28.04.2016 |

Episode #5 of the course “Common English phrasal verbs: Part 2” by Angela Boothroyd

queue up

1. To queue up for something is to wait in a line (a queue) in order to get something, do something, or go somewhere.

British and Australian English.

Examples of use:

a) They queued up to get their new work contracts.

b) We had to queue up for more than an hour to get a taxi home.

c) Fans queued up for hours to see the final Harry Potter film.

d) Traffic is queueing up on the motorway.

e) News headline: Hundreds queue up for Apple iPhone4.


2. To be queueing up to do something is to want to do it very much.

If people are queueing up for something or to do something, a lot of them want to do it or have it.

British and Australian English.

Examples of use:

a) Journalists are queuing up to interview Camden residents and business owners about the London riots.

b) Model agencies are queueing up to sign up the French model.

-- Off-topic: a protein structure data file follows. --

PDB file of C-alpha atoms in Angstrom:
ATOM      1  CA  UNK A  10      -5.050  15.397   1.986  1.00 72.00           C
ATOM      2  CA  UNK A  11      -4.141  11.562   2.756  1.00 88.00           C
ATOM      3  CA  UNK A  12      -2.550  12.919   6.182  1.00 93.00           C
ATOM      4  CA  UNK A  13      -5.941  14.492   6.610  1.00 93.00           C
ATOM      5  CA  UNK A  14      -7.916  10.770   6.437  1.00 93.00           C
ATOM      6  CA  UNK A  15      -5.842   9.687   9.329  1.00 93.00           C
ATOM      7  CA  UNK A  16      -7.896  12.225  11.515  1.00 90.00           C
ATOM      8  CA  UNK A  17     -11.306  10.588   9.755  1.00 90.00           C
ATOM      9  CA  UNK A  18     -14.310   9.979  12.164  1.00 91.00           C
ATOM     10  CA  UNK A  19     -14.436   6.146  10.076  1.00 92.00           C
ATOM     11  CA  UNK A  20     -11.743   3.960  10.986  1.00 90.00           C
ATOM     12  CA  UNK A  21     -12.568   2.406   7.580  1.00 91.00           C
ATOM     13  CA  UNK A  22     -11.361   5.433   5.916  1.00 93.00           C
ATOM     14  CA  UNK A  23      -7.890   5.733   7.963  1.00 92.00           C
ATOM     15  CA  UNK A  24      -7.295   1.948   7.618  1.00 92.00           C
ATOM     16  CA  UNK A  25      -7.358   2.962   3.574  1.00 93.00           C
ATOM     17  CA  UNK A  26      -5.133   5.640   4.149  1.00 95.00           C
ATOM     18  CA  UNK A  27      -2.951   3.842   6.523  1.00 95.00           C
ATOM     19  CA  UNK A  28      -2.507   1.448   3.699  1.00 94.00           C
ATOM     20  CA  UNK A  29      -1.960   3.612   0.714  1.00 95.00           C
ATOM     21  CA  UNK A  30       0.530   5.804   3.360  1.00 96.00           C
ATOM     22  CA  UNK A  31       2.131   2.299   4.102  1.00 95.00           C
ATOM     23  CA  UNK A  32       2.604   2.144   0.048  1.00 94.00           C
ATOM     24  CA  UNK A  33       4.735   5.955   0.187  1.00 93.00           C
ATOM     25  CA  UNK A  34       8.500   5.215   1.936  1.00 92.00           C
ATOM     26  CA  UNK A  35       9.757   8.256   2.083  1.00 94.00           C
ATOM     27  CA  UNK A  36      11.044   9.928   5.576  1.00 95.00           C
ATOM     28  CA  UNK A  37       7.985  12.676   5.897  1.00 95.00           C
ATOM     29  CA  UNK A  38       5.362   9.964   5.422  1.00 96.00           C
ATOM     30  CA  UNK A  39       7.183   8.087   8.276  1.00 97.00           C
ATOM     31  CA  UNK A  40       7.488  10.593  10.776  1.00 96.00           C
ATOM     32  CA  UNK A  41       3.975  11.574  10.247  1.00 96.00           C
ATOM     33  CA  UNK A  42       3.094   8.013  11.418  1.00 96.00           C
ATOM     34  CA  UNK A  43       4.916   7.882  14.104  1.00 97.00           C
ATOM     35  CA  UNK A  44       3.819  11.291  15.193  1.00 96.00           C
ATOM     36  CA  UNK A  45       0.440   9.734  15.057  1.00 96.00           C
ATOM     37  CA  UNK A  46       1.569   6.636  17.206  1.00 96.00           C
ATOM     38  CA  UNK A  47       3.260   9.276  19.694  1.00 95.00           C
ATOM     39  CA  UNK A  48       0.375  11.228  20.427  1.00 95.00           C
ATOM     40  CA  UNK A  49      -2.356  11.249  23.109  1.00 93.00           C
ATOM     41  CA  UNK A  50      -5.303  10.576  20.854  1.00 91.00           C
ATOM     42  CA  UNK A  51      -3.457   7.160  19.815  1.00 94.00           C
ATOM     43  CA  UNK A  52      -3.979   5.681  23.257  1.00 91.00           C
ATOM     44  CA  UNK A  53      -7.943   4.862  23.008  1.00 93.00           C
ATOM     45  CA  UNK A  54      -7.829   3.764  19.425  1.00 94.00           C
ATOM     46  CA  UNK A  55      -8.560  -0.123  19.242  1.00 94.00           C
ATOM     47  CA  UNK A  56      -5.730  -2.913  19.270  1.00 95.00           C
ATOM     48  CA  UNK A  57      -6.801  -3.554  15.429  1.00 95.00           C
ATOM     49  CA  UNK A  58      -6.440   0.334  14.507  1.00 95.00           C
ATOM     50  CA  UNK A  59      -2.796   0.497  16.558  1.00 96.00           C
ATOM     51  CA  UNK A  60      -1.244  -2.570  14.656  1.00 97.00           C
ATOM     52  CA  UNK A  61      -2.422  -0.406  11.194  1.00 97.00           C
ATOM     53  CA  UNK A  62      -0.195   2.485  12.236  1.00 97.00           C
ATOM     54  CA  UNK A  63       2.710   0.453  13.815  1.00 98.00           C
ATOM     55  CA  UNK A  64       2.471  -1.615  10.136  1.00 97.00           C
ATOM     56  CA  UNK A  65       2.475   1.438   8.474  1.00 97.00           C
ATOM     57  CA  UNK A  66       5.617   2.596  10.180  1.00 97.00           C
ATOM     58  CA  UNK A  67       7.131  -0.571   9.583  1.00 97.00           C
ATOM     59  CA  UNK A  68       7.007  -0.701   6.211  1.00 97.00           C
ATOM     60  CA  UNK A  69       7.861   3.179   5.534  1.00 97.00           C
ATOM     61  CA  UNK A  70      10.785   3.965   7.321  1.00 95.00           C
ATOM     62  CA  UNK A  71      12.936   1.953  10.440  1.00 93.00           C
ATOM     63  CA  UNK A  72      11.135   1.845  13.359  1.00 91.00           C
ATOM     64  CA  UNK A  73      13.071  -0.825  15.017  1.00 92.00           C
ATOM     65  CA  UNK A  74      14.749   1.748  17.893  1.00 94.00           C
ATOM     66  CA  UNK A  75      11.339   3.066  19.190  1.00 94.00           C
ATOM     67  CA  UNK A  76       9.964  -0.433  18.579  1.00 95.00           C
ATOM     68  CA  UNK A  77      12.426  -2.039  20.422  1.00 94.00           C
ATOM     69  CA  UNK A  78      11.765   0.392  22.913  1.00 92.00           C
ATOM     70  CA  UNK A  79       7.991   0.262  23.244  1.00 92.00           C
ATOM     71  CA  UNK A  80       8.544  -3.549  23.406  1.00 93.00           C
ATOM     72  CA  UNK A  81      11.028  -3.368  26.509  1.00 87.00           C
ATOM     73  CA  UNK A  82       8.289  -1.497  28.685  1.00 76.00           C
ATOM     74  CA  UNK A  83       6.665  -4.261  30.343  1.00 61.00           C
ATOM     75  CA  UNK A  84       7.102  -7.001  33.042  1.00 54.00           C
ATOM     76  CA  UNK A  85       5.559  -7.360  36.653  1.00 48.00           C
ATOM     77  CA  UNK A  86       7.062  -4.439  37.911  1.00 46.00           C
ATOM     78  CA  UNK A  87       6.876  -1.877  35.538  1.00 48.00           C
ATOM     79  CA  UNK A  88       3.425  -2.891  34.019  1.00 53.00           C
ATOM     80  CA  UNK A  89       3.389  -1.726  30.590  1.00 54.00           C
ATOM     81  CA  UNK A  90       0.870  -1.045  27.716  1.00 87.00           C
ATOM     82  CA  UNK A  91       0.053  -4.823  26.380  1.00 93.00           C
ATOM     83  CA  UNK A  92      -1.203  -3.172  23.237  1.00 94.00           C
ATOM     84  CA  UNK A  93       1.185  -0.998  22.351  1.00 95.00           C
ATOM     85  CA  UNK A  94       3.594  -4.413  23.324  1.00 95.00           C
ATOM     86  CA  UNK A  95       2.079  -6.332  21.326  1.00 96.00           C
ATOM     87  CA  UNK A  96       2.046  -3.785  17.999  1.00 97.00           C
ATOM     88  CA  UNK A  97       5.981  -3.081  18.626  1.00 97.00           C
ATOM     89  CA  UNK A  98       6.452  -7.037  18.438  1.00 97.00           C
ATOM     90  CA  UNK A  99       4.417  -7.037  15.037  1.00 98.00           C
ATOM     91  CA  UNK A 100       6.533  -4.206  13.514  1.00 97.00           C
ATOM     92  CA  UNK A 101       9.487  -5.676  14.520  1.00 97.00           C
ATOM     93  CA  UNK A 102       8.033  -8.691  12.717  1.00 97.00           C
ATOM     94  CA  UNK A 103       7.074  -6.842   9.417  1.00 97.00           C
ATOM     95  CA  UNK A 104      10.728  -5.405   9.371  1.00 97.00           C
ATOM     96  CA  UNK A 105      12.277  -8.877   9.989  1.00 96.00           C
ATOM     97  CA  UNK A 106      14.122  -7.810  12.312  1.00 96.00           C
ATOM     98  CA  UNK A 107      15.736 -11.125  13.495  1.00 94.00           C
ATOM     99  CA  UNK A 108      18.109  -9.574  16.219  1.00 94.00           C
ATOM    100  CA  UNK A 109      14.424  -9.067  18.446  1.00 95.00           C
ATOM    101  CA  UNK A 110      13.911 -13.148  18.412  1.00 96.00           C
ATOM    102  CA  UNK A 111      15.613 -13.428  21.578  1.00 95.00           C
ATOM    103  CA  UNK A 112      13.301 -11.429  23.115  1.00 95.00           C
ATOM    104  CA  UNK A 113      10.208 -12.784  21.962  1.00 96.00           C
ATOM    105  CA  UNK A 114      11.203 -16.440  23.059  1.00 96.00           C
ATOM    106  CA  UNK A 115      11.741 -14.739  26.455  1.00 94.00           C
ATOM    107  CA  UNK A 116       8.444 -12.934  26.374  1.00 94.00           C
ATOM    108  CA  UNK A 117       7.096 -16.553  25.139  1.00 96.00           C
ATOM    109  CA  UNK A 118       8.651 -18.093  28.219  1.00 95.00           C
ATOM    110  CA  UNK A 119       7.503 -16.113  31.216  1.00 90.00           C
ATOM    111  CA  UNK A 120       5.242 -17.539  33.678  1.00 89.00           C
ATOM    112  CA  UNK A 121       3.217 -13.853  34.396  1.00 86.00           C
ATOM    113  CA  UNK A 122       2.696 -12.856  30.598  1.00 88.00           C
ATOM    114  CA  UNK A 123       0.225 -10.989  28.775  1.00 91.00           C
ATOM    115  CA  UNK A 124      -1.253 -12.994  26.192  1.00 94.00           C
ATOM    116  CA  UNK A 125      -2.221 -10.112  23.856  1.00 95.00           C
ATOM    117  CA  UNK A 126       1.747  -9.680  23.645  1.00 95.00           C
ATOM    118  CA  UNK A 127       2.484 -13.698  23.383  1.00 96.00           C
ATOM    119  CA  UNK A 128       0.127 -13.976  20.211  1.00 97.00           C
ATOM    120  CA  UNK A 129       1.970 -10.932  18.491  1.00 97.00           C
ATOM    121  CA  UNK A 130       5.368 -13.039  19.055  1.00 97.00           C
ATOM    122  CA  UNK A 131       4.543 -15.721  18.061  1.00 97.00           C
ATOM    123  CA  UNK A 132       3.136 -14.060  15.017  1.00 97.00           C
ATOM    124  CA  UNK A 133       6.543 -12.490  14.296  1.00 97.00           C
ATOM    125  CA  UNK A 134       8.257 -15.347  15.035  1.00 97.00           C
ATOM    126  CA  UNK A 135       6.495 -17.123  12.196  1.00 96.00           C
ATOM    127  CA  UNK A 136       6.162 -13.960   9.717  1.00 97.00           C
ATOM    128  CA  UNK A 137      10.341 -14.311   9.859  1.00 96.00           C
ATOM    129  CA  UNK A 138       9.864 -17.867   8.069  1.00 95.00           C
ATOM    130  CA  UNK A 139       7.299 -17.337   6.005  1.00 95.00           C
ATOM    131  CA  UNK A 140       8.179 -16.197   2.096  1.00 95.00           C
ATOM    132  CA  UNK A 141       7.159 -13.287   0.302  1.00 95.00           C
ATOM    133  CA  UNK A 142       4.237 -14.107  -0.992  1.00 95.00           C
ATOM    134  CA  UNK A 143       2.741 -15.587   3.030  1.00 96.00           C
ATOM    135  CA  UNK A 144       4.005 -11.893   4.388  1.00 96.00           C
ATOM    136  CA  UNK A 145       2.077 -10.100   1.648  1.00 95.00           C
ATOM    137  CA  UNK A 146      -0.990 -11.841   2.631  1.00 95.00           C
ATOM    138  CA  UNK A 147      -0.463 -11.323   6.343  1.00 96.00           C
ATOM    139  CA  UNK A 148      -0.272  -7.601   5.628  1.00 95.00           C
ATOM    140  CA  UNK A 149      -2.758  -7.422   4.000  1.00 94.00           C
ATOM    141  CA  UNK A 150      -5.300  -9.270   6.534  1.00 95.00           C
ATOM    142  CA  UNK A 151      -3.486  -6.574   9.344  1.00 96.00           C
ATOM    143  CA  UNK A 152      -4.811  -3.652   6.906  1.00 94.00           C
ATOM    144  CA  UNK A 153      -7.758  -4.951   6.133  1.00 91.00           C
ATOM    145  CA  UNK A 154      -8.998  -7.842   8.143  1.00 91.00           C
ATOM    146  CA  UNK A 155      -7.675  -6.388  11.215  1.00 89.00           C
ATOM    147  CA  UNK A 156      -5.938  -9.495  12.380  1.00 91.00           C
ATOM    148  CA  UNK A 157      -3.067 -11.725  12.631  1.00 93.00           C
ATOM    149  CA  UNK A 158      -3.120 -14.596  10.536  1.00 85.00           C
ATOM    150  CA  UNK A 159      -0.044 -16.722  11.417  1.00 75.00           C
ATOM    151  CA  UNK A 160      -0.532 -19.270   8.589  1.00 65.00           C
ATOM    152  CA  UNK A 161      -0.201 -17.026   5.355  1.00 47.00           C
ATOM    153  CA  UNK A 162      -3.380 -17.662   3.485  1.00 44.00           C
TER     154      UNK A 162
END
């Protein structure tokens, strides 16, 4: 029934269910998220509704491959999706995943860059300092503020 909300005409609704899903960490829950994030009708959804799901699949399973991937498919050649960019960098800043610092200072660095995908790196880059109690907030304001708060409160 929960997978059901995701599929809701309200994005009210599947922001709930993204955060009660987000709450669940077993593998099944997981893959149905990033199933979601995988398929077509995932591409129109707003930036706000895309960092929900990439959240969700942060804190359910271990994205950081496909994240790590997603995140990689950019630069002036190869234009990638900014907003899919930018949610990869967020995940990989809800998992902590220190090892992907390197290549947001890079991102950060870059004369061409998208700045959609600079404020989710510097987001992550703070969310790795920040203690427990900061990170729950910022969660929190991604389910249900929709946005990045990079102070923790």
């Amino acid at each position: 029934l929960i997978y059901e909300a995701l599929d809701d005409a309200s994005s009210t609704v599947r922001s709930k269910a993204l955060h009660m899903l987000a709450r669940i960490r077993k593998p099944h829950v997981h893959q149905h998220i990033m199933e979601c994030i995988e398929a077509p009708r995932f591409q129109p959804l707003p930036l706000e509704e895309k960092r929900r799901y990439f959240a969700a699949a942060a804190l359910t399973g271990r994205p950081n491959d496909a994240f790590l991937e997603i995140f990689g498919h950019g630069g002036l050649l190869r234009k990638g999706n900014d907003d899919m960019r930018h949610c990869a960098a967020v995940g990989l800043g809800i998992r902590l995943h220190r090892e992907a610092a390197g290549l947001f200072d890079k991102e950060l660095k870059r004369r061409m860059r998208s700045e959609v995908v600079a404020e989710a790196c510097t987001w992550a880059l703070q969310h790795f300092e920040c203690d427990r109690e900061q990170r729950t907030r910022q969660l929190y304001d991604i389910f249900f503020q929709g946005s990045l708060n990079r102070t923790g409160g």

c) He’s a fantastic singer. The recording companies will be queueing up to give him a contract.

5.1 Phrasal verbs 2

wake up

1. To wake up is to stop sleeping.

Examples of use:

a) I woke up at 6am this morning.

b) I will wake up early tomorrow and practise my English.

c) It’s 11am and I’ve only just woken up.

d) I keep waking up in the middle of the night.


2. To wake up somebody (or wake somebody up) is to stop them sleeping.

Examples of use:

a) Go and wake your brother up, please.

b) Can you wake me up before you go to work?

c) Your snoring woke me up last night.


3. To wake up to something is to become aware of a problem, or understand the truth about it.

Examples of use:

a) Why don’t you wake up! He’s been lying to you for years.

b) Some scientists think we need to wake up to climate change.

5.2 Phrasal verbs 2


Recommended book

“Easy Phrasal Verbs: Learn English verbs through conversations” by Mr Daniel S Shepherd MSc


Share with friends